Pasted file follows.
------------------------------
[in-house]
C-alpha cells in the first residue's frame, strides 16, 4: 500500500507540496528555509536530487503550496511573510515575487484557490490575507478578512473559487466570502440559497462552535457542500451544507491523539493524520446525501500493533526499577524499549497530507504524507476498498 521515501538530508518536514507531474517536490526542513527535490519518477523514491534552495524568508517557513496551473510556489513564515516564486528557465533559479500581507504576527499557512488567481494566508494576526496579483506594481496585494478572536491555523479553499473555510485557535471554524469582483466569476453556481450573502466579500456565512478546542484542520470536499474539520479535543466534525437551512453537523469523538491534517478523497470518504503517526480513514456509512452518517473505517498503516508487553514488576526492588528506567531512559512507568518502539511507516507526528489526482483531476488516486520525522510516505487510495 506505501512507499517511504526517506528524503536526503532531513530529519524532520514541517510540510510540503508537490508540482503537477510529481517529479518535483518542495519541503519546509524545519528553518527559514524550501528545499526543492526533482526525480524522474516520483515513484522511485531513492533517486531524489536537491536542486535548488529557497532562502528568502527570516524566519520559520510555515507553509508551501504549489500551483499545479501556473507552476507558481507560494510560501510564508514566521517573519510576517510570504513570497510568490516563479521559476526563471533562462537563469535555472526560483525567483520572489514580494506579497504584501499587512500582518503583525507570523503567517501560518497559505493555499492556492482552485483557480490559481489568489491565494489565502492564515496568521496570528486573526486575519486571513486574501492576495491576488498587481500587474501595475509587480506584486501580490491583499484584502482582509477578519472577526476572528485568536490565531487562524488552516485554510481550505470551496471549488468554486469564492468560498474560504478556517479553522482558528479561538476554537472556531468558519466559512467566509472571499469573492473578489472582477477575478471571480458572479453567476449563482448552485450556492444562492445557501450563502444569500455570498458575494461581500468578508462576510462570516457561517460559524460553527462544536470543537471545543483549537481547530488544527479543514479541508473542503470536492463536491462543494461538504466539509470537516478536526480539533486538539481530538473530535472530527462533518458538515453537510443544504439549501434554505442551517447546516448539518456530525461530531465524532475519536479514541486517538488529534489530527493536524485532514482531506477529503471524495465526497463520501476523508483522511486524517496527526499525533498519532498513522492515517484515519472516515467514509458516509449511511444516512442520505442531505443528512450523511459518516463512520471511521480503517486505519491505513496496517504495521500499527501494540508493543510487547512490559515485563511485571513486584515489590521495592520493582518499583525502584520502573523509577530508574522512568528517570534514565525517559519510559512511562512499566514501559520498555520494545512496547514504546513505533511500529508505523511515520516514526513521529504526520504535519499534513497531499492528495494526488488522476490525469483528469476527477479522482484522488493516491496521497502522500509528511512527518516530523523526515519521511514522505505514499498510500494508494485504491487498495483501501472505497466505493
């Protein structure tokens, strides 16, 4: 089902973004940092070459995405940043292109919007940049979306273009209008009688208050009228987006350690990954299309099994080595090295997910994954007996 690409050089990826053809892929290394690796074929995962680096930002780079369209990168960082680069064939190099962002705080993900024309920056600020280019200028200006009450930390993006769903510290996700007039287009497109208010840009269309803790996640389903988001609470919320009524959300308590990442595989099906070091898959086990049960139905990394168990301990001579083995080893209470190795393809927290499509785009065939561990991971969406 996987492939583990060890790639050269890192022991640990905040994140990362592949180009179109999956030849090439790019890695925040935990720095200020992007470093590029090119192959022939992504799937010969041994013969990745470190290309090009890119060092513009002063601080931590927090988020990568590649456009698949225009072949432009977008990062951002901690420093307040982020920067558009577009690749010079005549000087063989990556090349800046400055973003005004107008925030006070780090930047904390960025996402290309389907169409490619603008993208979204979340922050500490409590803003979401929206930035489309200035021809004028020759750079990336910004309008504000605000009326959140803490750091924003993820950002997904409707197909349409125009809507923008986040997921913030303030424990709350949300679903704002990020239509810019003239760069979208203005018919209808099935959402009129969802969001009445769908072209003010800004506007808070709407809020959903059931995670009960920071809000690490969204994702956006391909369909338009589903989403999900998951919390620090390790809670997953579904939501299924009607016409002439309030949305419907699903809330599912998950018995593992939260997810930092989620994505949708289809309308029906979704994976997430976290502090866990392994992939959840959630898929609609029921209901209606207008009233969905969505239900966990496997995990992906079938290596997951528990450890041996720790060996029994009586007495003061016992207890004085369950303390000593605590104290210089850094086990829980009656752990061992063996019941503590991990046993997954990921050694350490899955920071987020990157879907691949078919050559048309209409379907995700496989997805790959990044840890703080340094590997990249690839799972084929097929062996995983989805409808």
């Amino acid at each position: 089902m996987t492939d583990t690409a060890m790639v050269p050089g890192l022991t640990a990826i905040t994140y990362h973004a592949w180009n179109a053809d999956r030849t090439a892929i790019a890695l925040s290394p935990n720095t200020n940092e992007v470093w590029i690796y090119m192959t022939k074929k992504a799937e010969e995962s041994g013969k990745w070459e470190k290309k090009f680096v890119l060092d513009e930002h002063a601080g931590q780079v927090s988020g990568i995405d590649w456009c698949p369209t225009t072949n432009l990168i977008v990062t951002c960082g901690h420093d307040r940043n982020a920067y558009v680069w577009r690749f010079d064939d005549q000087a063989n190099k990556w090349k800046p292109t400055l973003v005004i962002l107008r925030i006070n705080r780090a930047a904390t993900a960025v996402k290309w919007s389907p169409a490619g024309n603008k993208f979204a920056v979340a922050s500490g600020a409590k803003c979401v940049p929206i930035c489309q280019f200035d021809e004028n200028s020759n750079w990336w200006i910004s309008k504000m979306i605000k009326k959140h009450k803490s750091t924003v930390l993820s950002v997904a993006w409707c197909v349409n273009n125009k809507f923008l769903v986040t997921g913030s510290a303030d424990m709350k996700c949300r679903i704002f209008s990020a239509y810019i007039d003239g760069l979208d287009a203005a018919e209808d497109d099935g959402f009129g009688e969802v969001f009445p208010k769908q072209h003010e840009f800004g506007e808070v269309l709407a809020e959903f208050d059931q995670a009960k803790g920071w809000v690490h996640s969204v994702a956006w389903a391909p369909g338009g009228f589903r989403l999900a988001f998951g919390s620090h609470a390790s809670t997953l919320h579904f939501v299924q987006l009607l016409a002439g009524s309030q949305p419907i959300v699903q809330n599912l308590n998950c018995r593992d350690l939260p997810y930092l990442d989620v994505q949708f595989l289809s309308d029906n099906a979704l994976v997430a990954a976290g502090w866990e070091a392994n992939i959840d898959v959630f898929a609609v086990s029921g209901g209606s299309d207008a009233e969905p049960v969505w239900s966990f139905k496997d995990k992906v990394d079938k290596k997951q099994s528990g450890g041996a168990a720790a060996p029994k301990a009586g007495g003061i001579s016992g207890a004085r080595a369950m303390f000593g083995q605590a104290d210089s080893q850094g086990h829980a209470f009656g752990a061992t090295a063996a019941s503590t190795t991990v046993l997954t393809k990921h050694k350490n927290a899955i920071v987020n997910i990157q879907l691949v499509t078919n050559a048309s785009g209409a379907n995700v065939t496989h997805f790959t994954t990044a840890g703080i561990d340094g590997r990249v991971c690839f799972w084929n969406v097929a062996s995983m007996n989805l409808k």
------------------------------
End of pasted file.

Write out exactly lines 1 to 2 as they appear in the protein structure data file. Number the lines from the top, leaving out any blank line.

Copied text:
[in-house]
C-alpha cells in the first residue's frame, strides 16, 4: 500500500507540496528555509536530487503550496511573510515575487484557490490575507478578512473559487466570502440559497462552535457542500451544507491523539493524520446525501500493533526499577524499549497530507504524507476498498 521515501538530508518536514507531474517536490526542513527535490519518477523514491534552495524568508517557513496551473510556489513564515516564486528557465533559479500581507504576527499557512488567481494566508494576526496579483506594481496585494478572536491555523479553499473555510485557535471554524469582483466569476453556481450573502466579500456565512478546542484542520470536499474539520479535543466534525437551512453537523469523538491534517478523497470518504503517526480513514456509512452518517473505517498503516508487553514488576526492588528506567531512559512507568518502539511507516507526528489526482483531476488516486520525522510516505487510495 506505501512507499517511504526517506528524503536526503532531513530529519524532520514541517510540510510540503508537490508540482503537477510529481517529479518535483518542495519541503519546509524545519528553518527559514524550501528545499526543492526533482526525480524522474516520483515513484522511485531513492533517486531524489536537491536542486535548488529557497532562502528568502527570516524566519520559520510555515507553509508551501504549489500551483499545479501556473507552476507558481507560494510560501510564508514566521517573519510576517510570504513570497510568490516563479521559476526563471533562462537563469535555472526560483525567483520572489514580494506579497504584501499587512500582518503583525507570523503567517501560518497559505493555499492556492482552485483557480490559481489568489491565494489565502492564515496568521496570528486573526486575519486571513486574501492576495491576488498587481500587474501595475509587480506584486501580490491583499484584502482582509477578519472577526476572528485568536490565531487562524488552516485554510481550505470551496471549488468554486469564492468560498474560504478556517479553522482558528479561538476554537472556531468558519466559512467566509472571499469573492473578489472582477477575478471571480458572479453567476449563482448552485450556492444562492445557501450563502444569500455570498458575494461581500468578508462576510462570516457561517460559524460553527462544536470543537471545543483549537481547530488544527479543514479541508473542503470536492463536491462543494461538504466539509470537516478536526480539533486538539481530538473530535472530527462533518458538515453537510443544504439549501434554505442551517447546516448539518456530525461530531465524532475519536479514541486517538488529534489530527493536524485532514482531506477529503471524495465526497463520501476523508483522511486524517496527526499525533498519532498513522492515517484515519472516515467514509458516509449511511444516512442520505442531505443528512450523511459518516463512520471511521480503517486505519491505513496496517504495521500499527501494540508493543510487547512490559515485563511485571513486584515489590521495592520493582518499583525502584520502573523509577530508574522512568528517570534514565525517559519510559512511562512499566514501559520498555520494545512496547514504546513505533511500529508505523511515520516514526513521529504526520504535519499534513497531499492528495494526488488522476490525469483528469476527477479522482484522488493516491496521497502522500509528511512527518516530523523526515519521511514522505505514499498510500494508494485504491487498495483501501472505497466505493